How do statutes of limitations work in talcum powder cancer claims?
For wrongful death claims, regardless of state, the statute of limitations is “triggered” on the date of the victim’s death. This means that the statute of limitations clock starts ticking on the date of the decedent’s passing as a result of ovarian mesothelioma or asbestos-related ovarian cancer.
In contrast, the statute of limitations for personal injury claims begins when the plaintiff knew or reasonably should have known, or “discovered,” that they were harmed. This could be the date of the plaintiff’s cancer diagnosis, the date she found out talcum powder may have contributed to her illness, or the date the manufacturer announces the product’s deficiency.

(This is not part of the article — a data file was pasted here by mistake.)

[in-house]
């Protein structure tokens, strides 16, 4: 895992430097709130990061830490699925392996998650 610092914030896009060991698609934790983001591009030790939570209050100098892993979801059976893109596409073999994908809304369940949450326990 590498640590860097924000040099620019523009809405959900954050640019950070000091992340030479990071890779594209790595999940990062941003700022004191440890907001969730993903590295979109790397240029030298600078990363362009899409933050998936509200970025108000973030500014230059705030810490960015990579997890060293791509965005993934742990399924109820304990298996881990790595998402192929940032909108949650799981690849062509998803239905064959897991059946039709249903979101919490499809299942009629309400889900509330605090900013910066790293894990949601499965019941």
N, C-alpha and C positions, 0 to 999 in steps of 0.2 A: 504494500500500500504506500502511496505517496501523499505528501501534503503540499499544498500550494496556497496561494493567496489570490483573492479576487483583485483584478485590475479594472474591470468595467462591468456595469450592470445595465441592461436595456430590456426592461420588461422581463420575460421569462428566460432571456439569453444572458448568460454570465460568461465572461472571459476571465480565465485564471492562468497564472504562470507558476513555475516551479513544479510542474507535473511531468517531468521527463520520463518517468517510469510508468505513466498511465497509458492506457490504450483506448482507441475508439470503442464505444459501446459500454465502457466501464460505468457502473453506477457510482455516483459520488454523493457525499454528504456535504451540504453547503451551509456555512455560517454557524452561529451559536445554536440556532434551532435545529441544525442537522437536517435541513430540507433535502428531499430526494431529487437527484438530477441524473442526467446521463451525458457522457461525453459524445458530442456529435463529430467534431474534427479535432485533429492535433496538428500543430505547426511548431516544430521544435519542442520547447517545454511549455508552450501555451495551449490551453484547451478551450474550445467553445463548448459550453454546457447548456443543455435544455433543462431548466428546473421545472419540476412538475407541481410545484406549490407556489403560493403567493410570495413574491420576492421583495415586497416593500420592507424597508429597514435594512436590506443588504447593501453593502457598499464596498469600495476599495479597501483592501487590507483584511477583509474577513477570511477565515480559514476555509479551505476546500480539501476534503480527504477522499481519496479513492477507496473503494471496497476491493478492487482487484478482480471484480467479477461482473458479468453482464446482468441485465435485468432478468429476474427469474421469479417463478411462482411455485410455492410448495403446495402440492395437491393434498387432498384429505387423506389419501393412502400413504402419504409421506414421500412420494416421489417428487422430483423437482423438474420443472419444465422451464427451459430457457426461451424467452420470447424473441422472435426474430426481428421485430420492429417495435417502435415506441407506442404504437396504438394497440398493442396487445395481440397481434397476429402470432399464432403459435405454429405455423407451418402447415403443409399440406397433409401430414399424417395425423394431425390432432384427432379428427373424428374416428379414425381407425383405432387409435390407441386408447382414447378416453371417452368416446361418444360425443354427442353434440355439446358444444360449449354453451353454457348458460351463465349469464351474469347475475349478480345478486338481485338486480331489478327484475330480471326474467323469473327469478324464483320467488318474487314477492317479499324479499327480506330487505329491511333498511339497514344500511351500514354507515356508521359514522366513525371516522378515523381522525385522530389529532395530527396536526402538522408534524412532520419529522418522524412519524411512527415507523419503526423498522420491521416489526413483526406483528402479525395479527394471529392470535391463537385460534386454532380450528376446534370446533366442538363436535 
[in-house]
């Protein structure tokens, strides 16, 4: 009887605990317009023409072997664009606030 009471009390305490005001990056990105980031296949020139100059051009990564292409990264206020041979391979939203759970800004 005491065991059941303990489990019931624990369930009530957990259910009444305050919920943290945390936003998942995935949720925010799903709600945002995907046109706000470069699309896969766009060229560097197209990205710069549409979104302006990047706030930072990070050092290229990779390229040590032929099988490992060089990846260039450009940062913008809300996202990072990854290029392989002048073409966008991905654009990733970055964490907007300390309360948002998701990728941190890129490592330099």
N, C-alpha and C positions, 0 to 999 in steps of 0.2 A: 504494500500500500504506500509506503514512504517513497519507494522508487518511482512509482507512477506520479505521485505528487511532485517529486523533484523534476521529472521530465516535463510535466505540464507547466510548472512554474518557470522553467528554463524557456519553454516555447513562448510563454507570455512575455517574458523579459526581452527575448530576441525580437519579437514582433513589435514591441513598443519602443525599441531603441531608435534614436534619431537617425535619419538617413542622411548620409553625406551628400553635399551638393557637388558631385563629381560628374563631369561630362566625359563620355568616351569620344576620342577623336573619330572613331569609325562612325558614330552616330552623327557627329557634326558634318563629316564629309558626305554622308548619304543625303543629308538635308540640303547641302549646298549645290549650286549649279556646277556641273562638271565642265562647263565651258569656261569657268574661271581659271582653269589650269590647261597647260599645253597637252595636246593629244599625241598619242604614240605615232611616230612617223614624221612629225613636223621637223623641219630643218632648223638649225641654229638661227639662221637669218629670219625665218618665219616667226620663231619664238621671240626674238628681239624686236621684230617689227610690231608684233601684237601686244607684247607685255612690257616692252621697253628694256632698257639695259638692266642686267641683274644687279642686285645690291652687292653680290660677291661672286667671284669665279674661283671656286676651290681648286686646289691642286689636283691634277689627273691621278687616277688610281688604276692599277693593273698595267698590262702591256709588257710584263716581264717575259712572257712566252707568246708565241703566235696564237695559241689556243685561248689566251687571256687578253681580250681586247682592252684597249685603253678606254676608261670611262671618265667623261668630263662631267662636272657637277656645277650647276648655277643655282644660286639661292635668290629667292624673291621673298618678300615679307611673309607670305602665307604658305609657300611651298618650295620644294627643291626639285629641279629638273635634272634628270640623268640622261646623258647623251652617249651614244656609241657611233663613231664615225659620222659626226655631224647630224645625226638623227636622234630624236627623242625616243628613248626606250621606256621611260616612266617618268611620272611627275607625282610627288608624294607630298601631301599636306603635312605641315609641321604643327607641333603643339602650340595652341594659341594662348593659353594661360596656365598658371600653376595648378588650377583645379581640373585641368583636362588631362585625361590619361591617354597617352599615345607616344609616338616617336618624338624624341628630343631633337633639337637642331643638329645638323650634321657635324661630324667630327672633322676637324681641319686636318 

Many states also have a specific statute of repose for products liability actions, which is similar to, but enforced more strictly than, a statute of limitations.
Statutes of limitations can often be waived or extended in special circumstances, but statutes of repose definitively limit the time in which an action may be brought by creating a final deadline for a plaintiff to file suit.
For example, California’s consumer-friendly products liability laws do not specify a period of repose. Alternatively, in Florida, a products liability action is completely barred when more than 12 years have passed from the date the allegedly harmful product was purchased, no matter the date of when the victim discovered her harm or passed away according to Fla. Stat. § 95.031.
But, this statute of repose is “tolled,” or paused, for any period during which the manufacturer or its agents had “actual knowledge that the product was defective in the manner alleged by the claimant and took affirmative steps to conceal the defect.” Fla. Stat. § 95.031(d).